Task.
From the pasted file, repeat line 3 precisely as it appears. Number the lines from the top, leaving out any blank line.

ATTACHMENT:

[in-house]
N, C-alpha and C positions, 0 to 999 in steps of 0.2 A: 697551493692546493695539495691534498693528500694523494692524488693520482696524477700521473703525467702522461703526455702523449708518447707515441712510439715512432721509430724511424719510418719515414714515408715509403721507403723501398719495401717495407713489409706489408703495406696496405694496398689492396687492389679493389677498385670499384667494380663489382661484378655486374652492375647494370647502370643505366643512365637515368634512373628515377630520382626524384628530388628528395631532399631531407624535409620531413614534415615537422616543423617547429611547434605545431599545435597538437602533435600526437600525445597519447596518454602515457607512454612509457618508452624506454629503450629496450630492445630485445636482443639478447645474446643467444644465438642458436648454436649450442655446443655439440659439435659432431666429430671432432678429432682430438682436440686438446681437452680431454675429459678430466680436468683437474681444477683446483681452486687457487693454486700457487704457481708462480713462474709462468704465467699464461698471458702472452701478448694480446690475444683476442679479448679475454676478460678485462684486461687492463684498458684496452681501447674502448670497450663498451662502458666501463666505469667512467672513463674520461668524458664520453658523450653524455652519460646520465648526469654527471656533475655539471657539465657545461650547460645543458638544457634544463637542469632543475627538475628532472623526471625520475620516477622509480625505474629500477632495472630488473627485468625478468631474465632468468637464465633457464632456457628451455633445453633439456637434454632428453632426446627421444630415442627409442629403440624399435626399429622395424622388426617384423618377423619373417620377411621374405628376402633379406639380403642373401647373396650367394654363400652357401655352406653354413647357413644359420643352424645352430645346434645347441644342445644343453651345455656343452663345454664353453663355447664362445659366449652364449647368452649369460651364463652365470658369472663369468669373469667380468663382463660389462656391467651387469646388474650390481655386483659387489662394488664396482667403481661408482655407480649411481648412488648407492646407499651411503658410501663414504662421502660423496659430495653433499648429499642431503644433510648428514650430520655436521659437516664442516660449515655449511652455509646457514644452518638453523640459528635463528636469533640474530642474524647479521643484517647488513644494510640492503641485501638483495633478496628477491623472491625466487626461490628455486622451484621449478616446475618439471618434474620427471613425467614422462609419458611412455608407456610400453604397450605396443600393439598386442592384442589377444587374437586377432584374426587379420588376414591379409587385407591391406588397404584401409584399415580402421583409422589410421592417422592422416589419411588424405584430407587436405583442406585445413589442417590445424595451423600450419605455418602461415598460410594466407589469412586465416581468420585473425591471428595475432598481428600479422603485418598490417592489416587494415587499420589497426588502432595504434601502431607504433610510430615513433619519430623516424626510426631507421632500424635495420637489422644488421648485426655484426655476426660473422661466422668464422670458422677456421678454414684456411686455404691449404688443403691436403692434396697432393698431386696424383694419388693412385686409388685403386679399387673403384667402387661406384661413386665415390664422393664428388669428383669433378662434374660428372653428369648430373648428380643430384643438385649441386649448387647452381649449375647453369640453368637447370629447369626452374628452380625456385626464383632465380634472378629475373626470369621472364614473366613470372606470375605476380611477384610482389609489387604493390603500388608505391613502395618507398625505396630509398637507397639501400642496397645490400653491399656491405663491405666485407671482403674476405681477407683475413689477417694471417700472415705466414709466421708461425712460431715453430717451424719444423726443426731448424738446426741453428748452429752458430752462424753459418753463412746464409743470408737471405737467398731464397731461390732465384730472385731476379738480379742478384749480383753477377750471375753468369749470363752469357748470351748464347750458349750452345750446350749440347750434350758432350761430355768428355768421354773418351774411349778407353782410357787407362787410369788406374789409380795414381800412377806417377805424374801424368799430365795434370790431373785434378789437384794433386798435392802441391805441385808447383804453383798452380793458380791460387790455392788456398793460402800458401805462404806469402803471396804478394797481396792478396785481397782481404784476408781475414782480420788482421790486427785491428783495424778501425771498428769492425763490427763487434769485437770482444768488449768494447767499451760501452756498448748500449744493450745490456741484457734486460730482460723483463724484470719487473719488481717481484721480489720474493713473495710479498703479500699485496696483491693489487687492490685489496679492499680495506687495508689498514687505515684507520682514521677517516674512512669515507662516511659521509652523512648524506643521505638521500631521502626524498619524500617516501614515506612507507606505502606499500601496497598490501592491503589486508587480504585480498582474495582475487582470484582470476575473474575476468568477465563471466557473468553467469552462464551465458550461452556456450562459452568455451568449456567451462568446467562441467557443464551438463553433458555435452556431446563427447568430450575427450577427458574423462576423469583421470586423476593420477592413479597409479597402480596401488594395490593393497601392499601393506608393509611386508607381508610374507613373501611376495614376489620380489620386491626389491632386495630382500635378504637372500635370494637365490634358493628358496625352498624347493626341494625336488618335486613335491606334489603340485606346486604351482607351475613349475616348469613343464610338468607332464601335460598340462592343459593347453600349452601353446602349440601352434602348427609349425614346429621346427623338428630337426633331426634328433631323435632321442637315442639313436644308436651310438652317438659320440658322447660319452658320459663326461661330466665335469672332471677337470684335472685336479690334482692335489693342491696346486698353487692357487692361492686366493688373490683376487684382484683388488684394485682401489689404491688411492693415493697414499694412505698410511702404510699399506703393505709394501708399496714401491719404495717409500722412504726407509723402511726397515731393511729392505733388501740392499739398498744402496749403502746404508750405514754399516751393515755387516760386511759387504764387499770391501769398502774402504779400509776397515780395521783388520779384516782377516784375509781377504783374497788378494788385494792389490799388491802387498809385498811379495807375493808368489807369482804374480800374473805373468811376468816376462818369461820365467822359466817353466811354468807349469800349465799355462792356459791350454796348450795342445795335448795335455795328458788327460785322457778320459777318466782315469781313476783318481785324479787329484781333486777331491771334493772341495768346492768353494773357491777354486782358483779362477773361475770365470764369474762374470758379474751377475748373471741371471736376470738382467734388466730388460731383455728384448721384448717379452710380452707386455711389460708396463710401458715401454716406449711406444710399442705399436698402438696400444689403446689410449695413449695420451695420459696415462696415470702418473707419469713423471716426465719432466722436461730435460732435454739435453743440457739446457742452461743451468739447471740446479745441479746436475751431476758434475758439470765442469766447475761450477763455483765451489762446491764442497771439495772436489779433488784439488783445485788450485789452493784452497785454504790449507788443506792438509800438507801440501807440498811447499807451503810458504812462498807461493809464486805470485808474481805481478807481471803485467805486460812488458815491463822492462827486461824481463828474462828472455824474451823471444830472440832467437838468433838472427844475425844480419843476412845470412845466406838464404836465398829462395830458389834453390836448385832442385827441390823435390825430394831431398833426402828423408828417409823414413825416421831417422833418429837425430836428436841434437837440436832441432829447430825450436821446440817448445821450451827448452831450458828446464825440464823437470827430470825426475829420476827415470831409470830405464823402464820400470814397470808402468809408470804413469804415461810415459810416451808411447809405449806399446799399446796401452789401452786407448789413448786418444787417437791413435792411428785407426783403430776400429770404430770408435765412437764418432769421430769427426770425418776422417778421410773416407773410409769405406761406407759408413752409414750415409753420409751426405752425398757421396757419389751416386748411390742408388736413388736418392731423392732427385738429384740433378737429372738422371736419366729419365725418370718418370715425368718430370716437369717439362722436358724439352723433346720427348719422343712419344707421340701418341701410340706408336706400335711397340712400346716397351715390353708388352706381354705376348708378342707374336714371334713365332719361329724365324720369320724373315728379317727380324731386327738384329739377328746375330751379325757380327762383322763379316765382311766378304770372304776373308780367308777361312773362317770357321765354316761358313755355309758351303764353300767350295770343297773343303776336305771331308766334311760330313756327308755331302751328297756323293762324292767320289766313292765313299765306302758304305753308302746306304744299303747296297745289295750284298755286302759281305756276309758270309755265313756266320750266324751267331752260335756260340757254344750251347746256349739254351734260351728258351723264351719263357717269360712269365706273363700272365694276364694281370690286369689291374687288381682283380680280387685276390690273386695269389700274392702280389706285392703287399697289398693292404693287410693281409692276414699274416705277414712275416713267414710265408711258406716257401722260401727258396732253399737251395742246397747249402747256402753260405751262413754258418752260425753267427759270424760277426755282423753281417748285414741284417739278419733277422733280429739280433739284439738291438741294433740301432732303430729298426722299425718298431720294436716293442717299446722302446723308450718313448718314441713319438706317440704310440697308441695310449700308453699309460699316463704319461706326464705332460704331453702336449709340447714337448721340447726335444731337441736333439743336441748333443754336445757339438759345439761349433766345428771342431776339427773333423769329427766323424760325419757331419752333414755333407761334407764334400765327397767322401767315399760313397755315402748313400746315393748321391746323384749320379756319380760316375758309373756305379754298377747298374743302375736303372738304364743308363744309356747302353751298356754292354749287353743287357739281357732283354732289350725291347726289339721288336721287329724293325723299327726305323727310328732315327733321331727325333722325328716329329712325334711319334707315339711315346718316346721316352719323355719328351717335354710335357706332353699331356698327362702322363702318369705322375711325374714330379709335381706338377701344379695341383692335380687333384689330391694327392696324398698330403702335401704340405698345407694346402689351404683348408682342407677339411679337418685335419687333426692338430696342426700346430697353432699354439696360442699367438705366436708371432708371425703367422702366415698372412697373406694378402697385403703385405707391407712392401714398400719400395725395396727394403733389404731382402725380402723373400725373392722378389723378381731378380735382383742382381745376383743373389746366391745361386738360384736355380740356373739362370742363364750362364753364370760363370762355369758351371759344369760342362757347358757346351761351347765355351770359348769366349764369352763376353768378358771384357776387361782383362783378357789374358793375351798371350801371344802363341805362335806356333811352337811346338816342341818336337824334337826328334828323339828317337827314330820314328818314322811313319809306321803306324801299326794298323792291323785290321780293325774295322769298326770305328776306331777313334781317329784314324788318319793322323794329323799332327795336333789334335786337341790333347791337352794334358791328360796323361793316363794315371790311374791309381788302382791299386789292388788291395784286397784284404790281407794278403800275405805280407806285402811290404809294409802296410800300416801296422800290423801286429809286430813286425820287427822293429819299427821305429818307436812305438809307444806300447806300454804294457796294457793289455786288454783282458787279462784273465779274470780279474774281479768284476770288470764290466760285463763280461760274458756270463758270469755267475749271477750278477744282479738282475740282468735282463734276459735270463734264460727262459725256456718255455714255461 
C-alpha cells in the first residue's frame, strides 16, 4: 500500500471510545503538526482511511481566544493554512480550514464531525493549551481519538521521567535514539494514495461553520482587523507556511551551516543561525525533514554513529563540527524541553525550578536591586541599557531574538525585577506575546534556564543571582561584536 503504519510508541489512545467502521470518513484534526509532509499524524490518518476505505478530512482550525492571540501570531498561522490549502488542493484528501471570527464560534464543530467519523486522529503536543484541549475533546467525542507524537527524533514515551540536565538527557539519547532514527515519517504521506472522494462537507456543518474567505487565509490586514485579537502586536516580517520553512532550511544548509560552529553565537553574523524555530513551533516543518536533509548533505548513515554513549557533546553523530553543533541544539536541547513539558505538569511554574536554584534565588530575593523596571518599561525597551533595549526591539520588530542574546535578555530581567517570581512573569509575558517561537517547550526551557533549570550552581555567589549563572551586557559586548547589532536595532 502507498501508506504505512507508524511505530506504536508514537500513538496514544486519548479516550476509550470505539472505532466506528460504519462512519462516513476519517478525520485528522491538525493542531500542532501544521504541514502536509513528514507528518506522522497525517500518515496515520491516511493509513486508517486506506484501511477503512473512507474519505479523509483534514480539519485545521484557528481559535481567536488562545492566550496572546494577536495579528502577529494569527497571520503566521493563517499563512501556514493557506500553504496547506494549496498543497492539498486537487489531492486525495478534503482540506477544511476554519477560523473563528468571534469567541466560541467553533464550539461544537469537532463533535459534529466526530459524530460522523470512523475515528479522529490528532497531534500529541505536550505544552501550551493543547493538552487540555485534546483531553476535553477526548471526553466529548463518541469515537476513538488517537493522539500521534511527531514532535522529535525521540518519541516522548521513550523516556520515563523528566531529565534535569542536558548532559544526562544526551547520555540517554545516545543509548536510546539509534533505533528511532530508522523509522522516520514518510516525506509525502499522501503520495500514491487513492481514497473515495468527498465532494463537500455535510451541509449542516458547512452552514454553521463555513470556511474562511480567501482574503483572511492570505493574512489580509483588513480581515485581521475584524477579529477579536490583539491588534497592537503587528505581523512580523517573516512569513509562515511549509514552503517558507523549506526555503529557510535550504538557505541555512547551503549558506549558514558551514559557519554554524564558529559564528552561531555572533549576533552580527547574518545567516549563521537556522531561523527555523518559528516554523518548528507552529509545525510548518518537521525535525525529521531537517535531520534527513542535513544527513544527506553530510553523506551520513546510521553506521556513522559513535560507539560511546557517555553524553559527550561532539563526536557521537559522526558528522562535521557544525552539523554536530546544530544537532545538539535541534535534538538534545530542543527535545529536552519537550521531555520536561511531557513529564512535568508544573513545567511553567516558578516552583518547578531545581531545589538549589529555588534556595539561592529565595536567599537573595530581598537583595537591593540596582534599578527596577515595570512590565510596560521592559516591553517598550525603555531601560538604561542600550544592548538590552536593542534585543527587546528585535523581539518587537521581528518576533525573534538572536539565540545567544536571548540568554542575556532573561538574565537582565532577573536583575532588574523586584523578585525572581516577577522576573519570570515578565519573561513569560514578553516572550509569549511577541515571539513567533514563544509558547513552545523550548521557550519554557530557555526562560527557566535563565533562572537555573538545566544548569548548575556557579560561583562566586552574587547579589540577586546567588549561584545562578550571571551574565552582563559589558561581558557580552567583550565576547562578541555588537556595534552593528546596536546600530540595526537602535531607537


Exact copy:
C-alpha cells in the first residue's frame, strides 16, 4: 500500500471510545503538526482511511481566544493554512480550514464531525493549551481519538521521567535514539494514495461553520482587523507556511551551516543561525525533514554513529563540527524541553525550578536591586541599557531574538525585577506575546534556564543571582561584536 503504519510508541489512545467502521470518513484534526509532509499524524490518518476505505478530512482550525492571540501570531498561522490549502488542493484528501471570527464560534464543530467519523486522529503536543484541549475533546467525542507524537527524533514515551540536565538527557539519547532514527515519517504521506472522494462537507456543518474567505487565509490586514485579537502586536516580517520553512532550511544548509560552529553565537553574523524555530513551533516543518536533509548533505548513515554513549557533546553523530553543533541544539536541547513539558505538569511554574536554584534565588530575593523596571518599561525597551533595549526591539520588530542574546535578555530581567517570581512573569509575558517561537517547550526551557533549570550552581555567589549563572551586557559586548547589532536595532 502507498501508506504505512507508524511505530506504536508514537500513538496514544486519548479516550476509550470505539472505532466506528460504519462512519462516513476519517478525520485528522491538525493542531500542532501544521504541514502536509513528514507528518506522522497525517500518515496515520491516511493509513486508517486506506484501511477503512473512507474519505479523509483534514480539519485545521484557528481559535481567536488562545492566550496572546494577536495579528502577529494569527497571520503566521493563517499563512501556514493557506500553504496547506494549496498543497492539498486537487489531492486525495478534503482540506477544511476554519477560523473563528468571534469567541466560541467553533464550539461544537469537532463533535459534529466526530459524530460522523470512523475515528479522529490528532497531534500529541505536550505544552501550551493543547493538552487540555485534546483531553476535553477526548471526553466529548463518541469515537476513538488517537493522539500521534511527531514532535522529535525521540518519541516522548521513550523516556520515563523528566531529565534535569542536558548532559544526562544526551547520555540517554545516545543509548536510546539509534533505533528511532530508522523509522522516520514518510516525506509525502499522501503520495500514491487513492481514497473515495468527498465532494463537500455535510451541509449542516458547512452552514454553521463555513470556511474562511480567501482574503483572511492570505493574512489580509483588513480581515485581521475584524477579529477579536490583539491588534497592537503587528505581523512580523517573516512569513509562515511549509514552503517558507523549506526555503529557510535550504538557505541555512547551503549558506549558514558551514559557519554554524564558529559564528552561531555572533549576533552580527547574518545567516549563521537556522531561523527555523518559528516554523518548528507552529509545525510548518518537521525535525525529521531537517535531520534527513542535513544527513544527506553530510553523506551520513546510521553506521556513522559513535560507539560511546557517555553524553559527550561532539563526536557521537559522526558528522562535521557544525552539523554536530546544530544537532545538539535541534535534538538534545530542543527535545529536552519537550521531555520536561511531557513529564512535568508544573513545567511553567516558578516552583518547578531545581531545589538549589529555588534556595539561592529565595536567599537573595530581598537583595537591593540596582534599578527596577515595570512590565510596560521592559516591553517598550525603555531601560538604561542600550544592548538590552536593542534585543527587546528585535523581539518587537521581528518576533525573534538572536539565540545567544536571548540568554542575556532573561538574565537582565532577573536583575532588574523586584523578585525572581516577577522576573519570570515578565519573561513569560514578553516572550509569549511577541515571539513567533514563544509558547513552545523550548521557550519554557530557555526562560527557566535563565533562572537555573538545566544548569548548575556557579560561583562566586552574587547579589540577586546567588549561584545562578550571571551574565552582563559589558561581558557580552567583550565576547562578541555588537556595534552593528546596536546600530540595526537602535531607537